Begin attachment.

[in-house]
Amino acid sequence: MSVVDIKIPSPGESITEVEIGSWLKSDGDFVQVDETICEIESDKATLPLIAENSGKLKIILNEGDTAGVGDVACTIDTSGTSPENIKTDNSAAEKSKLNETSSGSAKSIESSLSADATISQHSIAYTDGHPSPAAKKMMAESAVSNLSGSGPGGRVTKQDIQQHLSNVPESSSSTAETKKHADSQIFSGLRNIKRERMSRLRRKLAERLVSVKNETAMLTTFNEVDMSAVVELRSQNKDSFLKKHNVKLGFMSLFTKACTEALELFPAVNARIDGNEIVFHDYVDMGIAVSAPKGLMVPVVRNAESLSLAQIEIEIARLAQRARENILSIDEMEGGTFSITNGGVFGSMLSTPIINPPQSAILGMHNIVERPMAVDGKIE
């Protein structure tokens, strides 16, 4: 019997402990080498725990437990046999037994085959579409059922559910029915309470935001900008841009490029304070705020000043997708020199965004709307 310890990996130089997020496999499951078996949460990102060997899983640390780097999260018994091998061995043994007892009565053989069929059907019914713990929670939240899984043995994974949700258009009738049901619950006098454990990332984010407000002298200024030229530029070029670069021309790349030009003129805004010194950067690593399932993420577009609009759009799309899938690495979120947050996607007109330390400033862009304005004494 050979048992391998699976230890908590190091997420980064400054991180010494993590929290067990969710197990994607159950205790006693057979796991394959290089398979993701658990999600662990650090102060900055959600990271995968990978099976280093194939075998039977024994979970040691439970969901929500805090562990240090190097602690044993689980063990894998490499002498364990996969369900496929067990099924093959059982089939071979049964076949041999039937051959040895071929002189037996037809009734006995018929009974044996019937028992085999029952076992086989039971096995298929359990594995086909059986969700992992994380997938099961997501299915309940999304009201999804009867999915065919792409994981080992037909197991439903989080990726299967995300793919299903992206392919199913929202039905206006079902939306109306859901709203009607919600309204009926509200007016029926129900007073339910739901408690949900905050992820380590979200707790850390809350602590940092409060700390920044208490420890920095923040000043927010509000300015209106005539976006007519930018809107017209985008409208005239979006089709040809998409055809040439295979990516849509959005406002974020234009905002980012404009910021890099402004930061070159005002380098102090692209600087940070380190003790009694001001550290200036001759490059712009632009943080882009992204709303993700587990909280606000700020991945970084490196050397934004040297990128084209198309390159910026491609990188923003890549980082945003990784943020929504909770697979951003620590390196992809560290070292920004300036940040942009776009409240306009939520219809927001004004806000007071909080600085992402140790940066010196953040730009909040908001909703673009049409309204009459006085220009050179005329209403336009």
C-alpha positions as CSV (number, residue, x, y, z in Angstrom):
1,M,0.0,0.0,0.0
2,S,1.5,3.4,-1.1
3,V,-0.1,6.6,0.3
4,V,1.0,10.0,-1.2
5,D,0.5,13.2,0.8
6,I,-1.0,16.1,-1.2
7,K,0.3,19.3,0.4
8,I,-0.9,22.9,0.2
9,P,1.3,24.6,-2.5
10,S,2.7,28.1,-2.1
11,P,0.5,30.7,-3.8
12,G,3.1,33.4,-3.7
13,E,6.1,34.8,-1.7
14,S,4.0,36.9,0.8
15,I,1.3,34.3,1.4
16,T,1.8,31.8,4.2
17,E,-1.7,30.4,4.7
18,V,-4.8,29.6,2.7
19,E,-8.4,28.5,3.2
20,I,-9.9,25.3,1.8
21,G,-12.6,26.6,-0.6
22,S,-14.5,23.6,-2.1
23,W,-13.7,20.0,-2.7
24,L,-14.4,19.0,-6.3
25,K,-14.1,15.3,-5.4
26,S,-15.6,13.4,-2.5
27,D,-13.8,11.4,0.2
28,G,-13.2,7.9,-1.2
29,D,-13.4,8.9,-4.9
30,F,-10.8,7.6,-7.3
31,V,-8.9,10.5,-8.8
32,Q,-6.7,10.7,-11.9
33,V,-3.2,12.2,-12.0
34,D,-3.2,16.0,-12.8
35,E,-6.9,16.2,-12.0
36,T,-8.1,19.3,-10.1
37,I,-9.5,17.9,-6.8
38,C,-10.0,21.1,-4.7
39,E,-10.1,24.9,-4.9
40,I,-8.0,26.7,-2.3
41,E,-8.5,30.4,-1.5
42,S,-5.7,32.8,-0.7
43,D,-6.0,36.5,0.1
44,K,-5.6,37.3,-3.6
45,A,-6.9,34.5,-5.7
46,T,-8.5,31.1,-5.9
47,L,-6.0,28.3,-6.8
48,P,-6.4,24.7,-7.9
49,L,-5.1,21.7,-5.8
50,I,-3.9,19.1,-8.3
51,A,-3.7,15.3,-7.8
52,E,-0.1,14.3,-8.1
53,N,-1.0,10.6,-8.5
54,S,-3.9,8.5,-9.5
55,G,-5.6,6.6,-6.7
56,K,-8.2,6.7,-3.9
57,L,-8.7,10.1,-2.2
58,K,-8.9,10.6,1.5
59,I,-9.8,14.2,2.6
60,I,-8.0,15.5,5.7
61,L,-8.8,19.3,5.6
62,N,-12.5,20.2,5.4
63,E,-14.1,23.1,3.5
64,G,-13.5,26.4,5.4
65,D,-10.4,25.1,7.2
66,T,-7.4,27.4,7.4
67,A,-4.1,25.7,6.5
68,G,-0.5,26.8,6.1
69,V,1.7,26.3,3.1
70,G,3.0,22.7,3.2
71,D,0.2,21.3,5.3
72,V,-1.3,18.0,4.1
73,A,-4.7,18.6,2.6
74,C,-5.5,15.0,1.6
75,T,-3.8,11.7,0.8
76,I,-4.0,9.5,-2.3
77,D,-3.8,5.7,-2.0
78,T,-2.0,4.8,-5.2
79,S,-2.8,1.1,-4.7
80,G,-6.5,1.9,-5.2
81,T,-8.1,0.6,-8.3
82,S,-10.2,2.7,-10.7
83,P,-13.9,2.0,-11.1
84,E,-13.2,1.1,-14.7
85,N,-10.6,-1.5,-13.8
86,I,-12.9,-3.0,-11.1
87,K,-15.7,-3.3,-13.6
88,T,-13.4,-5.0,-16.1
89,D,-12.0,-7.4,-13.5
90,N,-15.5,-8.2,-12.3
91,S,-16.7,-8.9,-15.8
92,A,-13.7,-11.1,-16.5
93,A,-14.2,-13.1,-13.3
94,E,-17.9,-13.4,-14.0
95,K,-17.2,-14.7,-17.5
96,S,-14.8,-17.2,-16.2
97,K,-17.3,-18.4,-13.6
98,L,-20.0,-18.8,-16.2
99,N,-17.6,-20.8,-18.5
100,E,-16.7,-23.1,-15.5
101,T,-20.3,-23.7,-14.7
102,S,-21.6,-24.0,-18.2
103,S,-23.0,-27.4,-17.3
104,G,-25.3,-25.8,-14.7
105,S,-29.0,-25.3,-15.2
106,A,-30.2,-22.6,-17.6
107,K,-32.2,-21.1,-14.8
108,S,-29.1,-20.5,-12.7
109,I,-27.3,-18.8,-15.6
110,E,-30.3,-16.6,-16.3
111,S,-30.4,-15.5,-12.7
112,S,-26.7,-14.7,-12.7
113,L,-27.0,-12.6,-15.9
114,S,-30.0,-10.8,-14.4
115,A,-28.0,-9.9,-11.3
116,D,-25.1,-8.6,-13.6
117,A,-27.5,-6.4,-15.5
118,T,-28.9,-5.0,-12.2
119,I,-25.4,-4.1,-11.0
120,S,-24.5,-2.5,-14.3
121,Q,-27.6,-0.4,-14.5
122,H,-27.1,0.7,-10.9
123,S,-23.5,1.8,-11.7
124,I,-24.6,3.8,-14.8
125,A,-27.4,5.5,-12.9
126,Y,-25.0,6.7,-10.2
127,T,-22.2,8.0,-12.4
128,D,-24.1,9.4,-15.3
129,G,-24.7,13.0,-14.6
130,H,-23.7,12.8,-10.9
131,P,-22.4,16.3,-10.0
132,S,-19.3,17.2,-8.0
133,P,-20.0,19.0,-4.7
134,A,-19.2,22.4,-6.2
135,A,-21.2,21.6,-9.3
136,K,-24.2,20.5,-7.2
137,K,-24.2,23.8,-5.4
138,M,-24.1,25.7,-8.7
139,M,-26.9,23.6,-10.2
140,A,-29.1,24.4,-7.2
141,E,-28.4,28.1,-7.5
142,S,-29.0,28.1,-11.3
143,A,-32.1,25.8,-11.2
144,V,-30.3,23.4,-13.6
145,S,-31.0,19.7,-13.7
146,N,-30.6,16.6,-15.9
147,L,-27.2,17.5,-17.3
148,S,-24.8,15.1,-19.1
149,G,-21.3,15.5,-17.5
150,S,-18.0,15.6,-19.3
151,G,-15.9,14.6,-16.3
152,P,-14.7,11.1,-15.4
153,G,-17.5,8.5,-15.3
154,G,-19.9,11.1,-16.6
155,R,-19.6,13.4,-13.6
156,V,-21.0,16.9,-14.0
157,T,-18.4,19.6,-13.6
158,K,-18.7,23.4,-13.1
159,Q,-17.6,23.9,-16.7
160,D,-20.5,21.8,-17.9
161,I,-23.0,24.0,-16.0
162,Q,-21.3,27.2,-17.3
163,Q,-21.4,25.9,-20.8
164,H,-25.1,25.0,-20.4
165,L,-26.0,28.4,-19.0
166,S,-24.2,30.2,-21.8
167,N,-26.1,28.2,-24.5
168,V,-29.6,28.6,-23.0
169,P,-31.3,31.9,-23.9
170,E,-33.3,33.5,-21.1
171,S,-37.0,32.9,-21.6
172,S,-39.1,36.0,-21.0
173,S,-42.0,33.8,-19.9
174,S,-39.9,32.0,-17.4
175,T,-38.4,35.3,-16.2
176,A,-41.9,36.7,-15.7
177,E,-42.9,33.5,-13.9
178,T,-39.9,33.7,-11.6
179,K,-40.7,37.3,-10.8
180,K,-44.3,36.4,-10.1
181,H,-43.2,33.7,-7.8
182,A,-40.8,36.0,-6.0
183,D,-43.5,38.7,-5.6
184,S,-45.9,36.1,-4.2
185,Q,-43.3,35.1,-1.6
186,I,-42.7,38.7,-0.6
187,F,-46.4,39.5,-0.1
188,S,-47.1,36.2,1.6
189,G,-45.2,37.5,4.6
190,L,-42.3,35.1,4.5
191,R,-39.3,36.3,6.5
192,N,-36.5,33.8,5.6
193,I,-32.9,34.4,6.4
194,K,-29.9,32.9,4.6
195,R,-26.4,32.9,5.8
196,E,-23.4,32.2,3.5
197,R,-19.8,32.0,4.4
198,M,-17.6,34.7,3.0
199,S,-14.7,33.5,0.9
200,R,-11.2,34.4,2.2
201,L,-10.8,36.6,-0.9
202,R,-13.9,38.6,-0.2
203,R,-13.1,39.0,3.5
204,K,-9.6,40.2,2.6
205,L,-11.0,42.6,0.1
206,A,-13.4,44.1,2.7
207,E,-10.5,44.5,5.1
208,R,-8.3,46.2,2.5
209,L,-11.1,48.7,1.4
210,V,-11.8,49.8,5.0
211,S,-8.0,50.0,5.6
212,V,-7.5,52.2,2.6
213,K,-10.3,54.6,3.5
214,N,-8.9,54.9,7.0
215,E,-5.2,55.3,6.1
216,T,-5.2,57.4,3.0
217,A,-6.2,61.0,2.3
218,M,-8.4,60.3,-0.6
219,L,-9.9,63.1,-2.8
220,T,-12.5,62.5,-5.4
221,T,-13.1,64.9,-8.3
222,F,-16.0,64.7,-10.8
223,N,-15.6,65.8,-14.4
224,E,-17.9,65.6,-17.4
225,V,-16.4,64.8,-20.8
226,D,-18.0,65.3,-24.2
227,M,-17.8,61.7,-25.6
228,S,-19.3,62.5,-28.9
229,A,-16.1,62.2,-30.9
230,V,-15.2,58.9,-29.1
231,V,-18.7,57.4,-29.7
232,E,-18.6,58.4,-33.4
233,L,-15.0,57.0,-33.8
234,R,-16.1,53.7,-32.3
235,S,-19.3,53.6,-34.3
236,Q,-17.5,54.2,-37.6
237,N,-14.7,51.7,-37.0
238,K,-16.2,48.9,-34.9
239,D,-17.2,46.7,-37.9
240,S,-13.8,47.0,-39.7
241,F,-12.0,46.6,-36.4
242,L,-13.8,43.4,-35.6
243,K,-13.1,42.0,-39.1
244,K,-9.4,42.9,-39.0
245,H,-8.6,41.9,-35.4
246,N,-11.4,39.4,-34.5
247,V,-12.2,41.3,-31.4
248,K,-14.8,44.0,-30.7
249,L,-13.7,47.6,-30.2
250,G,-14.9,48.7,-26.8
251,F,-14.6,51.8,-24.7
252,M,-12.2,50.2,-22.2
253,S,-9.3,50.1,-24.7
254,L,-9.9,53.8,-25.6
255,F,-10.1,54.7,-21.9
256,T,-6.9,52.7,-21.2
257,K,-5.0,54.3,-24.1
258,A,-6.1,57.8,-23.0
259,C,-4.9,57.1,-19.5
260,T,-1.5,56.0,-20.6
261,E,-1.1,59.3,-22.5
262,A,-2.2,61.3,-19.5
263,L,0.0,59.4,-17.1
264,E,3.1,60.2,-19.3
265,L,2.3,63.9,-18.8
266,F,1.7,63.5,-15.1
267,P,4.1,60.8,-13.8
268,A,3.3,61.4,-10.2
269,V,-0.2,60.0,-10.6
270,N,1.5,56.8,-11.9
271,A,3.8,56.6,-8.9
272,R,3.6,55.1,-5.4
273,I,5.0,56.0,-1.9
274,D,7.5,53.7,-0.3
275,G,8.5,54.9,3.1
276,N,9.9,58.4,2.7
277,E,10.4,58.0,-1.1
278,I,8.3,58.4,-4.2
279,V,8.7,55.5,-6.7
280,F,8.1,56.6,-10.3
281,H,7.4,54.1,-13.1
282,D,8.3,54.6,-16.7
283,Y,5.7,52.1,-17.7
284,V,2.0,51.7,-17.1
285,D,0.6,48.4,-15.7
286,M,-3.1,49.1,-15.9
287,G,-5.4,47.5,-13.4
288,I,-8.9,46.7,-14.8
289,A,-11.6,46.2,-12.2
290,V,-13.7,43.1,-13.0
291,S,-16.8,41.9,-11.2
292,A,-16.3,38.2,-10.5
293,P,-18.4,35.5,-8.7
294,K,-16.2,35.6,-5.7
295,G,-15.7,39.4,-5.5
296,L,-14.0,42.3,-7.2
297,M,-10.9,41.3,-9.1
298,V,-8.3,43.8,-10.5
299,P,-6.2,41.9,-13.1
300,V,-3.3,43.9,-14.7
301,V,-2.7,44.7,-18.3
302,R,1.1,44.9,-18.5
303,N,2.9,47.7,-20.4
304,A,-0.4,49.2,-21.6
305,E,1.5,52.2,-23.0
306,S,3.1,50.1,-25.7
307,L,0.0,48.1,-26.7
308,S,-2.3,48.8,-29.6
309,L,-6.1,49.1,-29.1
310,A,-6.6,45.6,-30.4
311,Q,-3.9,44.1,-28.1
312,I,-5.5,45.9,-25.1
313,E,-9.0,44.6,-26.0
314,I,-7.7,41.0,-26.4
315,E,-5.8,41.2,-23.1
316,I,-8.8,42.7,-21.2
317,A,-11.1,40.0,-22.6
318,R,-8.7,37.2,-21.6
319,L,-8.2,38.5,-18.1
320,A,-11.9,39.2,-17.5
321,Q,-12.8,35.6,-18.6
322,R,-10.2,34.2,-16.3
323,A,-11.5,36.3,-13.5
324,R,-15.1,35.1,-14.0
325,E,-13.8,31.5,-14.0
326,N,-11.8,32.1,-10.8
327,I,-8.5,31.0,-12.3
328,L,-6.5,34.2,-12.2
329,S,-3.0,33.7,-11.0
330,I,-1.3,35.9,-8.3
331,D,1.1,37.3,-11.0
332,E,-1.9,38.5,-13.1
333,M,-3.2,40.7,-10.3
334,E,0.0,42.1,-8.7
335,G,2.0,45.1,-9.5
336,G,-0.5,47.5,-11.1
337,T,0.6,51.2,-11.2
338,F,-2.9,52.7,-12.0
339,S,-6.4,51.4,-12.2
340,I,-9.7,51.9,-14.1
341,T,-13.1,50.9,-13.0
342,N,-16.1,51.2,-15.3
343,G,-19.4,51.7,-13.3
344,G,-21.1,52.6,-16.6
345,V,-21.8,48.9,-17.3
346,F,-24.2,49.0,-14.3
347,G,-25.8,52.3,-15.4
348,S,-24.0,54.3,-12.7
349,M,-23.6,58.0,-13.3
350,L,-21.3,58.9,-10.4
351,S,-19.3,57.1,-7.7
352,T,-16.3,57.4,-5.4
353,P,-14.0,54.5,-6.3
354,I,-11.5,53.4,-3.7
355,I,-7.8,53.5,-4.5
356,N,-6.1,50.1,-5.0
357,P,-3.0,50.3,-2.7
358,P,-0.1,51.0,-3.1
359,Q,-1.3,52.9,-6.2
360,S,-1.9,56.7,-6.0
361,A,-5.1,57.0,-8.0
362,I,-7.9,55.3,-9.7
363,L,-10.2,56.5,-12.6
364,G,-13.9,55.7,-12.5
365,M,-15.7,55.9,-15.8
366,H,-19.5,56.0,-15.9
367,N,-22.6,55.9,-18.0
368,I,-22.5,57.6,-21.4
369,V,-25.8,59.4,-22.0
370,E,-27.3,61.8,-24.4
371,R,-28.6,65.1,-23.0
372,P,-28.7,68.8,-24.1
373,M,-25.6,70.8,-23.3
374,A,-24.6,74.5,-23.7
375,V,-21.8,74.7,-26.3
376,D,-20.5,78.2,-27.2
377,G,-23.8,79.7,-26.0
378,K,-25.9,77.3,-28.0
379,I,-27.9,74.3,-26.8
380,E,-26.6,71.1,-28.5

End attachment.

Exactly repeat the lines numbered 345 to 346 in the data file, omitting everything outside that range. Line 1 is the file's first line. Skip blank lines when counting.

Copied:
341,T,-13.1,50.9,-13.0
342,N,-16.1,51.2,-15.3